February 9, 2006 2:51 PM   Subscribe

I sometimes have networks show up on my iBook's wi-fi indicator, and then I can seemingly 'join' those networks without entering a password. But then I open my browser and it won't call anything up. Are these phantom networks? Or do I need to play around with the settings? Similarly, I get 'computer to computer networks' that show up all the time, and those never enable web surfing. Is there some way to jump on those? What's the use of a network if you can't use it, after all?
posted by jgballard to Computers & Internet (10 answers total)
All you're doing is associating with the Access Point. In order to surf, you'd also need to be given or assign yourself a valid IP address. Beyond that, if there's a hardware address whitelist, you must be on that. Hope that clears things up.
posted by cellphone at 3:00 PM on February 9, 2006

Well, for one, network does not equal internet. So maybe your connecting to a network that's not connect to the internet (which does seem a bit unlikely these days).

Maybe the network isn't set up for DHCP? Or it might need an address for DHCP.
posted by doctor_negative at 3:02 PM on February 9, 2006

Though it's unlikely in a neighborhood setting, you could also be connecting to networks that don't have access to the internet. When you're assigned IP address settings by the network, look at what you get for Default Gateway in the Network Settings. Then try going to http://defaultgateway and see if you get asked for login information from the router.

If you do, you've successfully connected to the network and can communicate with the router. There's no reason the router has to forward your requests to the internet, or even that it's set up to do so, though.
posted by odinsdream at 3:05 PM on February 9, 2006

Does the iBook allow you to distinguish between computer-to-computer (ad hoc) networks and access point networks? I know if I'm in a classroom full of laptops, I can see several ad-hoc networks, but none of them would be able to give me an internet connection.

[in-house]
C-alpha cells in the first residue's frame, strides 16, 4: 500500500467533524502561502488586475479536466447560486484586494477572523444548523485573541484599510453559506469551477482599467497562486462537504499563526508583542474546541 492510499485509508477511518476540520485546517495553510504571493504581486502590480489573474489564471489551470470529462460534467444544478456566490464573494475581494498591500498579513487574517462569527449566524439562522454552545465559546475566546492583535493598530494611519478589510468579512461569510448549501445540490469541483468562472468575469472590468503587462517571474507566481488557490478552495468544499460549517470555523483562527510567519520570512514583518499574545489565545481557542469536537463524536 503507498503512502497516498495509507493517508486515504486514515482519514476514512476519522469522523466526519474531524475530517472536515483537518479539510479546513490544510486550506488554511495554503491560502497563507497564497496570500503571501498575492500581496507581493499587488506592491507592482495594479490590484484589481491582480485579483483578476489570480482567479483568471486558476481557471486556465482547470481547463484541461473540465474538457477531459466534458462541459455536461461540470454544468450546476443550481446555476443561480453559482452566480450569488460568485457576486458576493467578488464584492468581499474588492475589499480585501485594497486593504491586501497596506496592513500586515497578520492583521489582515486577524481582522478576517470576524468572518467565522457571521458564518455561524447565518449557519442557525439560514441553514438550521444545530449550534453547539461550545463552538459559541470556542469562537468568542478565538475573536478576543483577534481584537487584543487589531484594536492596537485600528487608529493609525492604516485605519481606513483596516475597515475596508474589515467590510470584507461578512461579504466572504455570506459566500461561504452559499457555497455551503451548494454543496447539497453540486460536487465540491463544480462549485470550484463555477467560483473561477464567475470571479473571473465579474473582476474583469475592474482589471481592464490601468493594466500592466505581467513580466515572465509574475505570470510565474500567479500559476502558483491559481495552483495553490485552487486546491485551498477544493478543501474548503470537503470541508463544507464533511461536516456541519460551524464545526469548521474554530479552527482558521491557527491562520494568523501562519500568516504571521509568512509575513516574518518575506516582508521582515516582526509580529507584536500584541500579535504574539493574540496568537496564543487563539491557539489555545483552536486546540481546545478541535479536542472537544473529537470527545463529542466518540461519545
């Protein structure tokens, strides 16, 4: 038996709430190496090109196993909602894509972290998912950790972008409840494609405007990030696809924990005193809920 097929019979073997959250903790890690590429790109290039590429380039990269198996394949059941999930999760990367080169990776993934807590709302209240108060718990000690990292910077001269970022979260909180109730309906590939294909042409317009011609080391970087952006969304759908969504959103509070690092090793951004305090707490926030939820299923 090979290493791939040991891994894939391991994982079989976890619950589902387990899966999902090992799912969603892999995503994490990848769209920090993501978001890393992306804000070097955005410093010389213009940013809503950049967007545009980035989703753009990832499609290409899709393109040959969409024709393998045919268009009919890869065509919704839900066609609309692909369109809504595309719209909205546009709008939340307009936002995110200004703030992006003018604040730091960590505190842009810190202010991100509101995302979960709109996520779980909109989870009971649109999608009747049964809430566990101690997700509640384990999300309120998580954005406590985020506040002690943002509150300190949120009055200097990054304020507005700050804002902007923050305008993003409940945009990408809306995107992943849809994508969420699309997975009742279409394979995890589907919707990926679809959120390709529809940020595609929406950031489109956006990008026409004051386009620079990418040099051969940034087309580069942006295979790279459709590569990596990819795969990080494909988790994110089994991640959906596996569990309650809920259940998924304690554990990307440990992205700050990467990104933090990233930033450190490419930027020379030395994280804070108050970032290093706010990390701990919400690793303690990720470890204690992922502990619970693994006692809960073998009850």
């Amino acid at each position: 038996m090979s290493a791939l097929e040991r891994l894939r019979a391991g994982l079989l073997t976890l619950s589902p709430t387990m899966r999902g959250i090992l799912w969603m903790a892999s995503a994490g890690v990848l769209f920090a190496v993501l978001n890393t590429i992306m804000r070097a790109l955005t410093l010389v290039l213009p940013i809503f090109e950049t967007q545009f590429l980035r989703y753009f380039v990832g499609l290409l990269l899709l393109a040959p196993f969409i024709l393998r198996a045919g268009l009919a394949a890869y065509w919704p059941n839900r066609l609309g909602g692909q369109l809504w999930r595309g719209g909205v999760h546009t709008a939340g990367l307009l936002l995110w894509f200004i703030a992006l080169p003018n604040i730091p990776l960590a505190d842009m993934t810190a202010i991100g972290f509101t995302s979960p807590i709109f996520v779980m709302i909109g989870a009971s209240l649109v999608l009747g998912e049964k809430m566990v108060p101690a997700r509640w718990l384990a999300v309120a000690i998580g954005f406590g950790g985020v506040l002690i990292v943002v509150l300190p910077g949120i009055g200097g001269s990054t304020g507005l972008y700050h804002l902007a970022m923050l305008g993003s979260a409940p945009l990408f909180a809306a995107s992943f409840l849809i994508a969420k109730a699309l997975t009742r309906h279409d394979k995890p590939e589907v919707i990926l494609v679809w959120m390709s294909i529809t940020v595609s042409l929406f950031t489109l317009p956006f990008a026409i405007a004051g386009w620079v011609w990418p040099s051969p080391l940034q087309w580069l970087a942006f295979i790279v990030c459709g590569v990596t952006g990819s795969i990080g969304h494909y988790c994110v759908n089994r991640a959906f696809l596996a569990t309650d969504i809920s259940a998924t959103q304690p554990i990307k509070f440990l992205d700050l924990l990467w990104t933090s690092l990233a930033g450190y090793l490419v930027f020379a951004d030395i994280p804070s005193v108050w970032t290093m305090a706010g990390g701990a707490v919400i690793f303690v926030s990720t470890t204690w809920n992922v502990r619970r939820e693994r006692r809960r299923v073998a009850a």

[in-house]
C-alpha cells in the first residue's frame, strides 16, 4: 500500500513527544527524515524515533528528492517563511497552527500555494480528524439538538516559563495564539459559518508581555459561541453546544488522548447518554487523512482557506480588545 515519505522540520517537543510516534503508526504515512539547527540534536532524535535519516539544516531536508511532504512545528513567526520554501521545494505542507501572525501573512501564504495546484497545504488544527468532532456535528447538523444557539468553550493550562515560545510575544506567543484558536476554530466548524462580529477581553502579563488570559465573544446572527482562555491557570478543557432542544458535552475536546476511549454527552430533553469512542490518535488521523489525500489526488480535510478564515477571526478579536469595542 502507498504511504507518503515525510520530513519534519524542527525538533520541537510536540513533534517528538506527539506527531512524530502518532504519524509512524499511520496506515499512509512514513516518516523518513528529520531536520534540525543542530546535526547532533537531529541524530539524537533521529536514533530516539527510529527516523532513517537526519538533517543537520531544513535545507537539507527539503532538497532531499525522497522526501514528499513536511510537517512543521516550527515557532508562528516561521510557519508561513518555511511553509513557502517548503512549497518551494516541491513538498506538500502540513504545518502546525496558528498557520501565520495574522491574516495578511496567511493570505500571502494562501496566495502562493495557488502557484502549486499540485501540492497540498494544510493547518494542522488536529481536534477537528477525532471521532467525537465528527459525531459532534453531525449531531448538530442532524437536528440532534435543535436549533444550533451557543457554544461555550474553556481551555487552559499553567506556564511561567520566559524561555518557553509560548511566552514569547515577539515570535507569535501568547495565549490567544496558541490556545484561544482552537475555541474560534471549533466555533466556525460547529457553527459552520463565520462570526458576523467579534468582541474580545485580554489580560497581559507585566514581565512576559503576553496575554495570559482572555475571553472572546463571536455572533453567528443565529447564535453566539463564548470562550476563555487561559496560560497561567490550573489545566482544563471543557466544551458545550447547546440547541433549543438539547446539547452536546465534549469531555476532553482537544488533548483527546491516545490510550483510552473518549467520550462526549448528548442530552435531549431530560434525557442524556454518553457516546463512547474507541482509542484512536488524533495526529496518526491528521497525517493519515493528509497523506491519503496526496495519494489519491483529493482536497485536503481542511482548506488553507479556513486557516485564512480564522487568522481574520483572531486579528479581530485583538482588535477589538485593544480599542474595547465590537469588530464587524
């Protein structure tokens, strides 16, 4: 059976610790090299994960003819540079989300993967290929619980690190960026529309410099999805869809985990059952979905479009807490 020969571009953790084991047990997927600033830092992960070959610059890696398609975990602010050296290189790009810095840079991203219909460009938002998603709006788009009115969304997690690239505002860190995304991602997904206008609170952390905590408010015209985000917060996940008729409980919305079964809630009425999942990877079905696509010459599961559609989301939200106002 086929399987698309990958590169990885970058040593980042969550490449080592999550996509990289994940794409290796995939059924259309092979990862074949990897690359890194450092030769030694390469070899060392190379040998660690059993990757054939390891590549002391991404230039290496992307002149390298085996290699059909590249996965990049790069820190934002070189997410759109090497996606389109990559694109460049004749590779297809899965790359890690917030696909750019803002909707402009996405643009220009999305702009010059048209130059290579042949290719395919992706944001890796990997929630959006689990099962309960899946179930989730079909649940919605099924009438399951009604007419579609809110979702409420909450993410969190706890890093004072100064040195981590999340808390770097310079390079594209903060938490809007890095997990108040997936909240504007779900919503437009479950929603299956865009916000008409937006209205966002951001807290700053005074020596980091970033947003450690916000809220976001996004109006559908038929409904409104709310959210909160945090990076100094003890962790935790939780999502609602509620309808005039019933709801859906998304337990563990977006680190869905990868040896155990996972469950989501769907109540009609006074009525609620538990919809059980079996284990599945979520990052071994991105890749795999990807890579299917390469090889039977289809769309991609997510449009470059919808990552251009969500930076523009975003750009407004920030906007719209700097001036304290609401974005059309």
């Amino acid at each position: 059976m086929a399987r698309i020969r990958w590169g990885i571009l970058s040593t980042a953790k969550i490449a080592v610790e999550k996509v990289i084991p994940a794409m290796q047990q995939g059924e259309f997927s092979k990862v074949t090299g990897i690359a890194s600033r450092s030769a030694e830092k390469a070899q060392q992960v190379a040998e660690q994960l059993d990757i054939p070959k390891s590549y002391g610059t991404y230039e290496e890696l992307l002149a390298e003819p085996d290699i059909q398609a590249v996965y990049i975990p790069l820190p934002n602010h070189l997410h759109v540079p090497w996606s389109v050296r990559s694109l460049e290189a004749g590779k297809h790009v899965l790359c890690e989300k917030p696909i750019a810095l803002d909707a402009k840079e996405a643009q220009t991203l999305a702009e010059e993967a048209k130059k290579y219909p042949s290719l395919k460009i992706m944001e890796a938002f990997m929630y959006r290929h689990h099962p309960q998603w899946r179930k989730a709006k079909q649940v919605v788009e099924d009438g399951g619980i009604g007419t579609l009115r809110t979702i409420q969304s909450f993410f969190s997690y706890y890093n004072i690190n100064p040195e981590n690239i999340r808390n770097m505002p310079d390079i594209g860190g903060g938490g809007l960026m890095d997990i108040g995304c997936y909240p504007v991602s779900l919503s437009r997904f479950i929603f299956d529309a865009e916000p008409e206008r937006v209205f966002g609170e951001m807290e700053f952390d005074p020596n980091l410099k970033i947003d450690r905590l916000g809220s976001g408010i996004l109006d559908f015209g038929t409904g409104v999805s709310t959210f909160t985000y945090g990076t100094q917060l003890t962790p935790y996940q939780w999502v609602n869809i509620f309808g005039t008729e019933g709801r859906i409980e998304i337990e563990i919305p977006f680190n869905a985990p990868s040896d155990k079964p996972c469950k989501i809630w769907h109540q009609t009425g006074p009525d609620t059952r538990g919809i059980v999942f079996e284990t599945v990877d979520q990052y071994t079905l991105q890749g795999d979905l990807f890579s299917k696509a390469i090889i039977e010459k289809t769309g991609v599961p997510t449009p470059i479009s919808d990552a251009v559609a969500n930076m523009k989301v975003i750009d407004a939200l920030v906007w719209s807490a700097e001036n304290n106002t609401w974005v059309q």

posted by stopgap at 3:11 PM on February 9, 2006

As an example...

At home I have my wireless network completely open, the server gives out IP addresses and the DNS server will resolve your requests. But that's as far as you get, my firewall won't forward your packets out to the internet. In order to actually do anything, you have to connect via VPN and login (I use Microsoft's PPTP/MPPE).

Complicated for a home network, I know, but this is also a pretty common setup at the university I work for (UIUC). I can think of three different wireless network systems on campus that work this way, but with different VPN solutions (Cisco, PPTP, and Enterprise WPA).
posted by sbutler at 3:23 PM on February 9, 2006

a network that's not connect to the internet (which does seem a bit unlikely these days).

Seems very likely to me. Perhaps someone has left the wireless router switched on, but shut off their computer, or disconnected it from the internet. Perhaps even they use a dial-up connection (horror!) in which case it's almost certain to be disconnected most of the time.
posted by sfenders at 4:28 PM on February 9, 2006

most ad-hoc networks I see are offline, because they're the bottom priority default of some off the shelf laptop wireless setting that the user has never used/changed/touched. So yeah, you could probably enable filesharing or look around the hard way but odds are you're not going to get anywhere.
posted by tiamat at 4:52 PM on February 9, 2006

Does the iBook allow you to distinguish between computer-to-computer (ad hoc) networks and access point networks?

Yes, OS X allows you to see if it is an ad hoc network by the change in icon on the menu bar (if enabled).
posted by qwip at 5:06 PM on February 9, 2006

From my experience in the past (note: this is PC related experience), if a wireless router is set up to do MAC address filtering (ie only certain MAC addresses can use the router) and no other security (WEP, etc), then even if you aren't in the MAC address whitelist, you can still connect to the router. However, it won't grant you an IP address, and I'm pretty sure even if you hardcode an IP address it still won't accept your packets.
posted by antifuse at 2:47 AM on February 10, 2006

Manually assign yourself an IP address and see how that goes. If you are savvy enough, you can run a packet sniffer to see what kind of traffic goes on there. Also, I've had at least one experience where a client was wirelessly connecting to his router with the wrong WEP password. He would connect, but without DHCP or any communication.

Also ad-hoc networks shouldn't have internet access anyway; they are direct connections among computers, with no gateway/router. If one peer had two NICs, it could function as a gateway... but that is far beyond the scope of an average user.
posted by adzm at 4:38 AM on February 10, 2006

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